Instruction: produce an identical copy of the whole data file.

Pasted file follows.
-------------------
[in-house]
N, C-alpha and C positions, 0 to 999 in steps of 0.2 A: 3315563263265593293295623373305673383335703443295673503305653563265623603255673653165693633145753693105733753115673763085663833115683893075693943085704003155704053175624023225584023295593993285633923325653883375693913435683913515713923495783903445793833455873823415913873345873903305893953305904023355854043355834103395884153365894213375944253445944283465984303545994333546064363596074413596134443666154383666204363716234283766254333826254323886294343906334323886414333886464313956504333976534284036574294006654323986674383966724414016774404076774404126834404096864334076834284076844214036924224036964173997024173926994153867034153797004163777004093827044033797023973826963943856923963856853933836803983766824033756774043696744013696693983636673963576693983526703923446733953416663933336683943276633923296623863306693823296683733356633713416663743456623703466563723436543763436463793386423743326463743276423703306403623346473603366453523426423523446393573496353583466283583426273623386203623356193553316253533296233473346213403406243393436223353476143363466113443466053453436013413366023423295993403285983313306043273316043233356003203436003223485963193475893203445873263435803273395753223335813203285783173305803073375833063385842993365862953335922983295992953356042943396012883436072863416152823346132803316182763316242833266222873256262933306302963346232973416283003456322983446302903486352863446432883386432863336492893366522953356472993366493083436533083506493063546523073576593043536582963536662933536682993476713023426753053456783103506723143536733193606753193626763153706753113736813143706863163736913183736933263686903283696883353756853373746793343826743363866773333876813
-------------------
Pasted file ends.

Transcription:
[in-house]
N, C-alpha and C positions, 0 to 999 in steps of 0.2 A: 3315563263265593293295623373305673383335703443295673503305653563265623603255673653165693633145753693105733753115673763085663833115683893075693943085704003155704053175624023225584023295593993285633923325653883375693913435683913515713923495783903445793833455873823415913873345873903305893953305904023355854043355834103395884153365894213375944253445944283465984303545994333546064363596074413596134443666154383666204363716234283766254333826254323886294343906334323886414333886464313956504333976534284036574294006654323986674383966724414016774404076774404126834404096864334076834284076844214036924224036964173997024173926994153867034153797004163777004093827044033797023973826963943856923963856853933836803983766824033756774043696744013696693983636673963576693983526703923446733953416663933336683943276633923296623863306693823296683733356633713416663743456623703466563723436543763436463793386423743326463743276423703306403623346473603366453523426423523446393573496353583466283583426273623386203623356193553316253533296233473346213403406243393436223353476143363466113443466053453436013413366023423295993403285983313306043273316043233356003203436003223485963193475893203445873263435803273395753223335813203285783173305803073375833063385842993365862953335922983295992953356042943396012883436072863416152823346132803316182763316242833266222873256262933306302963346232973416283003456322983446302903486352863446432883386432863336492893366522953356472993366493083436533083506493063546523073576593043536582963536662933536682993476713023426753053456783103506723143536733193606753193626763153706753113736813143706863163736913183736933263686903283696883353756853373746793343826743363866773333876813